Introduction & Overview
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This course explores how to plan and implement data platform resources specifically with regards to Azure SQL offerings. In particular, we will explore the benefits and features of the SQL PaaS offerings along with billing models, service tiers, and high availability options. We'll also cover migration scenarios and provide a demo that migrates a sample database from an on-premise SQL Server to an Azure SQL managed instance using DMS.
If you have any feedback relating to this course, feel free to contact us at firstname.lastname@example.org.
- Get a general understanding of Azure SQL databases
- Learn how to deploy Azure SQL databases
- Understand business continuity and security tie in with SQL databases
- Learn how to scale, upgrade, and partition your databases
- Learn how to migrate a database from an on-premise SQL Server to an Azure SQL instance
- Anyone who wants to learn about Azure SQL Offerings
- Those preparing for Microsoft’s DP-300 exam
To get the most out of this course, you have should a general understanding of the fundamentals of Microsoft Azure. Experience using databases — especially SQL Server — would also be beneficial.
Azure provides multiple layers of security, each dedicated to protecting different aspects of your database, but all working in unison to form a hardened protective shell. Network security is the outermost layer stopping uninvited users.
Access management enables you to specify who is allowed to access what data and what kind of access are permitted. Threat protection is a group of intelligent features that work to protect your data from known types of threats.
Information protection helps you to secure sensitive data from misuse or access by those who are not permitted to view all data. Network security will allow you to specify how your data is accessed. That is through a public IP address or privately via a virtual network.
Firewall rules can be set up at the server and database allowing you to grant access to specific IP addresses or address ranges.
Virtual network service endpoints, allow you to set up network security groups and restrict traffic based on predefined Azure tags. For example, the tech SQL represents Azure SQL database addresses while App Service is the tag for addresses in the Azure App Service domain.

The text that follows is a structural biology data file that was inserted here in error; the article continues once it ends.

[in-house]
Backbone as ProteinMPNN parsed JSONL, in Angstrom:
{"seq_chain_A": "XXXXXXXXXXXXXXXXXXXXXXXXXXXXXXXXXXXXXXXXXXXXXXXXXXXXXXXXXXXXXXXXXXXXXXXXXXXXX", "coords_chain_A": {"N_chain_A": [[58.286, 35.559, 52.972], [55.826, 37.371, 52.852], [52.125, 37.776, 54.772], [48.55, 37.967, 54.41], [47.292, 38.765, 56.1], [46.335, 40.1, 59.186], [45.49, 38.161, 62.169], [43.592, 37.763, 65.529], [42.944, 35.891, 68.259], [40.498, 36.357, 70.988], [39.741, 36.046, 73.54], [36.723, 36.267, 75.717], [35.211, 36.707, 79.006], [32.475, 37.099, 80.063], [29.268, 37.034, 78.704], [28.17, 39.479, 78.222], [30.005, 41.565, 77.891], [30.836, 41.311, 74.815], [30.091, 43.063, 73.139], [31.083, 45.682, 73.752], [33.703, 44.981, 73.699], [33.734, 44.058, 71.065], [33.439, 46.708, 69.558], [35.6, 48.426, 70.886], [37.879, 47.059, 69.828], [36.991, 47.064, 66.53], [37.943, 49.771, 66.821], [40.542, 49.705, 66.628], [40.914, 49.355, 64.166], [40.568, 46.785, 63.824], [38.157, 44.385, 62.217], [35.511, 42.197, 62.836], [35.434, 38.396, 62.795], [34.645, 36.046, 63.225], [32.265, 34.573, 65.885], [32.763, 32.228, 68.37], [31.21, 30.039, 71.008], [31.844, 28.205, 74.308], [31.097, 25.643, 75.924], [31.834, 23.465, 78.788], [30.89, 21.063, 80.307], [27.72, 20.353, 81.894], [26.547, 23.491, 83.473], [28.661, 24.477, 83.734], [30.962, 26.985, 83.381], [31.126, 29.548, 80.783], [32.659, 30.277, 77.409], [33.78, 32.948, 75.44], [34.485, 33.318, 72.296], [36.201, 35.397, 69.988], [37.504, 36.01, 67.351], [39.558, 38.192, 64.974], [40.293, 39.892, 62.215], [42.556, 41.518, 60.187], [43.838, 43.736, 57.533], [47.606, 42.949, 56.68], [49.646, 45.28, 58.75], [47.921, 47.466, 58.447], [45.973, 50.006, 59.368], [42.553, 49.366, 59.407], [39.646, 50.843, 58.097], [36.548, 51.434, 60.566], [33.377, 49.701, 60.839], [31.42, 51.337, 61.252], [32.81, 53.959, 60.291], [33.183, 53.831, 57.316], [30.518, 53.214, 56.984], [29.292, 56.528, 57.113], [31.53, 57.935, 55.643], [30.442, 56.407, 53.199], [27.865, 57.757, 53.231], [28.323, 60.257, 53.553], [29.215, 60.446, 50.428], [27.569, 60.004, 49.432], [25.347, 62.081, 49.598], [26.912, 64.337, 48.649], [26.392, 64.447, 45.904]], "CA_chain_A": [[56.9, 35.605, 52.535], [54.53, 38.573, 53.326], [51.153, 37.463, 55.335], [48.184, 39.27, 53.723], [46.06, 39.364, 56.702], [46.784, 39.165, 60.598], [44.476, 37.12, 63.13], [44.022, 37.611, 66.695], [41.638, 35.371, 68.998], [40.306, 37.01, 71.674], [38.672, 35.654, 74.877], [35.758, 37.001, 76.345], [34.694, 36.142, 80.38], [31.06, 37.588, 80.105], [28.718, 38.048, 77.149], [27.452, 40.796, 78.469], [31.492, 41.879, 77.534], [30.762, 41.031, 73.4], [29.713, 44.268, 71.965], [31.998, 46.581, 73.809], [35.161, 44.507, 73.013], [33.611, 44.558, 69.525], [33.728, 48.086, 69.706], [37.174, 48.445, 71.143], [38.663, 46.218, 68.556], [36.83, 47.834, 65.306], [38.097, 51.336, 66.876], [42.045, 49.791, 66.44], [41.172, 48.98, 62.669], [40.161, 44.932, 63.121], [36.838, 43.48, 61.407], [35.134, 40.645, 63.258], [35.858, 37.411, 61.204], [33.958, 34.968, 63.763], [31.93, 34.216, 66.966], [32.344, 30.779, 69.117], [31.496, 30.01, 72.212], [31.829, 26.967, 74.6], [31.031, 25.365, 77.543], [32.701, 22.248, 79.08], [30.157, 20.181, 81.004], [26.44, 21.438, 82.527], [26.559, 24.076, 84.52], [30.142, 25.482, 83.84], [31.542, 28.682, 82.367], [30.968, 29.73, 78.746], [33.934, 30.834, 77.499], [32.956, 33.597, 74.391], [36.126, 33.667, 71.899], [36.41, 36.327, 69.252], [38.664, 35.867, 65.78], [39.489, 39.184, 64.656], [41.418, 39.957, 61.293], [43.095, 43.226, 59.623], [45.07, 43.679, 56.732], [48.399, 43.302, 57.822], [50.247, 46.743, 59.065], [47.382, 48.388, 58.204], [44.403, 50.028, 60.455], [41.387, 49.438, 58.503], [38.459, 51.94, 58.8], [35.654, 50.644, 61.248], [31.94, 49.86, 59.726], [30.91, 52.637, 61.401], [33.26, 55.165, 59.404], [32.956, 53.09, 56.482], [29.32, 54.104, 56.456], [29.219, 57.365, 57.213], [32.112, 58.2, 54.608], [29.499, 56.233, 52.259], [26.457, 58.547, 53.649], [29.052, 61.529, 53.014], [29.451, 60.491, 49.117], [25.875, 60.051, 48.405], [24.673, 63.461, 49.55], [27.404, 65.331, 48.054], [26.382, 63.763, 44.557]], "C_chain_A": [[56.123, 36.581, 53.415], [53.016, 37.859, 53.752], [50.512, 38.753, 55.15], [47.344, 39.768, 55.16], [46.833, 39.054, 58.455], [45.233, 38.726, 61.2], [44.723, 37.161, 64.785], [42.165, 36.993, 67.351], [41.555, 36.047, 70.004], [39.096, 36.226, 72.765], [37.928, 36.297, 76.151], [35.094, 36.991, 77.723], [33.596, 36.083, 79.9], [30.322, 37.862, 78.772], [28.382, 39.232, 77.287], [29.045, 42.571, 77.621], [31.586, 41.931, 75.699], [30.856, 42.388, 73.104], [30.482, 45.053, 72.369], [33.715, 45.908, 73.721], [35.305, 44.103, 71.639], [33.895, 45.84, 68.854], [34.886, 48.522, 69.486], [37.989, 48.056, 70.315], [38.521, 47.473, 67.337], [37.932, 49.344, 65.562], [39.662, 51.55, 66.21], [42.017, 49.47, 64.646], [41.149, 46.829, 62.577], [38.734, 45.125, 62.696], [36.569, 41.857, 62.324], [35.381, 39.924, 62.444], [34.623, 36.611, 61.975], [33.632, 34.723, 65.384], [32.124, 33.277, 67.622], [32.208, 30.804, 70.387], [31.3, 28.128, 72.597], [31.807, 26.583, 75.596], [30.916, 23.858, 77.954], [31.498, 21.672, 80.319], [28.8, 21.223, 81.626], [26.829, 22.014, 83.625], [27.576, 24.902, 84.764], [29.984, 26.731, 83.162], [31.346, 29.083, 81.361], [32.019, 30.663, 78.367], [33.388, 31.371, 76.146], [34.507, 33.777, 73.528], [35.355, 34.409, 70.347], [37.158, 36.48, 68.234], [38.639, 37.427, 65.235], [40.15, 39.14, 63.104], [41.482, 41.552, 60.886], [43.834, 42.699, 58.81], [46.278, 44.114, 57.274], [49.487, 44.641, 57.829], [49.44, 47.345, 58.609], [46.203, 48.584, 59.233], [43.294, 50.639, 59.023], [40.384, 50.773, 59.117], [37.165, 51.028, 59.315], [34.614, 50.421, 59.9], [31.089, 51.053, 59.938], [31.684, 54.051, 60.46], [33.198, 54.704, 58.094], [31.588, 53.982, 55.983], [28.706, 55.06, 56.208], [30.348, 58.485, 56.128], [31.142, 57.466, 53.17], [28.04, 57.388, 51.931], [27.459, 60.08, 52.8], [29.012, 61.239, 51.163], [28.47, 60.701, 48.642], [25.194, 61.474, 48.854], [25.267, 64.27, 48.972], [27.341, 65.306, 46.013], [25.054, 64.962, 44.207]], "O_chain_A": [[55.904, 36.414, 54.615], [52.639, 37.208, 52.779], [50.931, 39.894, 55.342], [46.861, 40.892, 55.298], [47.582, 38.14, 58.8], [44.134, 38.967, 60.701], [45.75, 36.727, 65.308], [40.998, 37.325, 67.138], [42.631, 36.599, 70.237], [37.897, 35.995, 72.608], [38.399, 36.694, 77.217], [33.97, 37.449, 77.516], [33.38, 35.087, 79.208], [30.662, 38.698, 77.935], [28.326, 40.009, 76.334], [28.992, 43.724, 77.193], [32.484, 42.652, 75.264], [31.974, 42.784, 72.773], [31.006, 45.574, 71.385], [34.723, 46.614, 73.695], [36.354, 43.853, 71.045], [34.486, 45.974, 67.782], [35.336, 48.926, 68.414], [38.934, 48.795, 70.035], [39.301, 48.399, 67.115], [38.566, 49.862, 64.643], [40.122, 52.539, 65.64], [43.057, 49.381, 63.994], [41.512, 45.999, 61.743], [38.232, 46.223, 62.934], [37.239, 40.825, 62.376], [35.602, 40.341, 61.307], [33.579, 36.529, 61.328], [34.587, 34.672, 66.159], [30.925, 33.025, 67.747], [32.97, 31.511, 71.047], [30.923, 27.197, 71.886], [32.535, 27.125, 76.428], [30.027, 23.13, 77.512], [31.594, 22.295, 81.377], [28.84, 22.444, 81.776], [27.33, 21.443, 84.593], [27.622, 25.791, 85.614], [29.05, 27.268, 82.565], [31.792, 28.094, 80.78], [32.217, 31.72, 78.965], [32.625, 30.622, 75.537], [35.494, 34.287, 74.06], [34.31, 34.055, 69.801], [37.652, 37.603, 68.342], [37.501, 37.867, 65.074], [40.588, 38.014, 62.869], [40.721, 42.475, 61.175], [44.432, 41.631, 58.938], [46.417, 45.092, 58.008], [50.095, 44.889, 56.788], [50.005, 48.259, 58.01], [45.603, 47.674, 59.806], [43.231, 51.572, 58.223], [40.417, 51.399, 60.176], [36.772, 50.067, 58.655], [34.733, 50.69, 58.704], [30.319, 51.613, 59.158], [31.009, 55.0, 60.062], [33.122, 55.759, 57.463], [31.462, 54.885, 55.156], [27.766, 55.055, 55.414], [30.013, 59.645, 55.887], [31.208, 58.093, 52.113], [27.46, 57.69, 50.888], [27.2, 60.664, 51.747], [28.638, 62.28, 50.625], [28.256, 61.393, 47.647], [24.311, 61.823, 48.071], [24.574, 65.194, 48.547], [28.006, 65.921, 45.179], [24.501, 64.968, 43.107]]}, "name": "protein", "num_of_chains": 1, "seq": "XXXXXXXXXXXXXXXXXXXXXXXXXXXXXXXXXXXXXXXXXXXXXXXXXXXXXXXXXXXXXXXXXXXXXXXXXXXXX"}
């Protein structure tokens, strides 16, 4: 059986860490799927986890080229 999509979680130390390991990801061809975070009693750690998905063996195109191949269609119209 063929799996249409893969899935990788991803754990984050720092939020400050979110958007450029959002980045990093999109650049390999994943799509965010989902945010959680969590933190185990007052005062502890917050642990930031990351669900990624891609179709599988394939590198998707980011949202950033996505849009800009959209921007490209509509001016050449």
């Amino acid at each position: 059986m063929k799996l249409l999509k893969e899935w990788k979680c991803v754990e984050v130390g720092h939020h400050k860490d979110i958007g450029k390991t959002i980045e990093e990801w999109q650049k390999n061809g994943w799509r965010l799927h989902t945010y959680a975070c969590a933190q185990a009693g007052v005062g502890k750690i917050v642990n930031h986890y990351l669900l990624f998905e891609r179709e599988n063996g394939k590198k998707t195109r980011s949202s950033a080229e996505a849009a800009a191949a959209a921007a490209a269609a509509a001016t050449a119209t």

Using network security groups, you can allow or deny access to resources or requests from a particular subnet.
Access management lets us leverage role-based access control to assign roles to users in much the same way as users are assigned to user groups. Within Azure SQL, we can use SQL authentication placing the user management burden on the server and database. Or Azure Active Directory authentication. Users are authenticated with AAD before allowing access to the database. Once authenticated, authorization specifies what actions are users permitted to carry out.
There are Azure roles like contributor, SQL contributor, and SQL security manager. While in the context of a database, there are predefined roles like DB owner, DB reader, and DB writer. You can create your own roles, give those roles permissions, and then assign users to the role. These roles combined with the ability to seek access permission on all database objects. gives the DBA a high degree of very fine control over what roles and by extension users, are permitted to access which information.
Threat protection mechanisms analyze audit logs of database activity for suspicious behavior. Like SQL injection and brute force attacks. SQL auditing records database events to a log, either an Azure storage account, a log analytics workspace, or they can be sent to an event hub.
Logging database events can help with compliance and maintaining security standards. Once you enable threat detection, you can view anomalies and alerts in Azure Security Center.
Azure protection data while in transit and at rest. Transport Layer Security encrypts data while being transported from the server to client applications or other Azure resources. Transparent Data Encryption ensures data cannot be accessed from outside the database server. That is by reading the database files directly.
Encryption also applies to backup files. Transparent Data Encryption uses the AES algorithm. So it doesn't require any additional configuration by applications, administrators, developers or users. Dynamic data masking hides sensitive information like credit card data by masking it for non-privileged users.
Encryption keys are stored in Azure Key Vault protecting them from unauthorized access. You can use service generated keys or the option of managing your own keys. This brings us to the end of this section on securing your database.
Course Introduction - Azure SQL Databases Overview - Deployment Options - ARM Templates Deployment - DEMO: Deploying Azure SQL Databases - Business Continuity - Scale and Performance - DEMO: Scaling Azure SQL Databases - Partitioning Data - Migrating to Azure - Migration Scenarios - DEMO: DMS Azure SQL Database Migration Process - Upgrade Scenarios - Summary
Hallam is a software architect with over 20 years experience across a wide range of industries. He began his software career as a Delphi/Interbase disciple but changed his allegiance to Microsoft with its deep and broad ecosystem. While Hallam has designed and crafted custom software utilizing web, mobile and desktop technologies, good quality reliable data is the key to a successful solution. The challenge of quickly turning data into useful information for digestion by humans and machines has led Hallam to specialize in database design and process automation. Showing customers how leverage new technology to change and improve their business processes is one of the key drivers keeping Hallam coming back to the keyboard.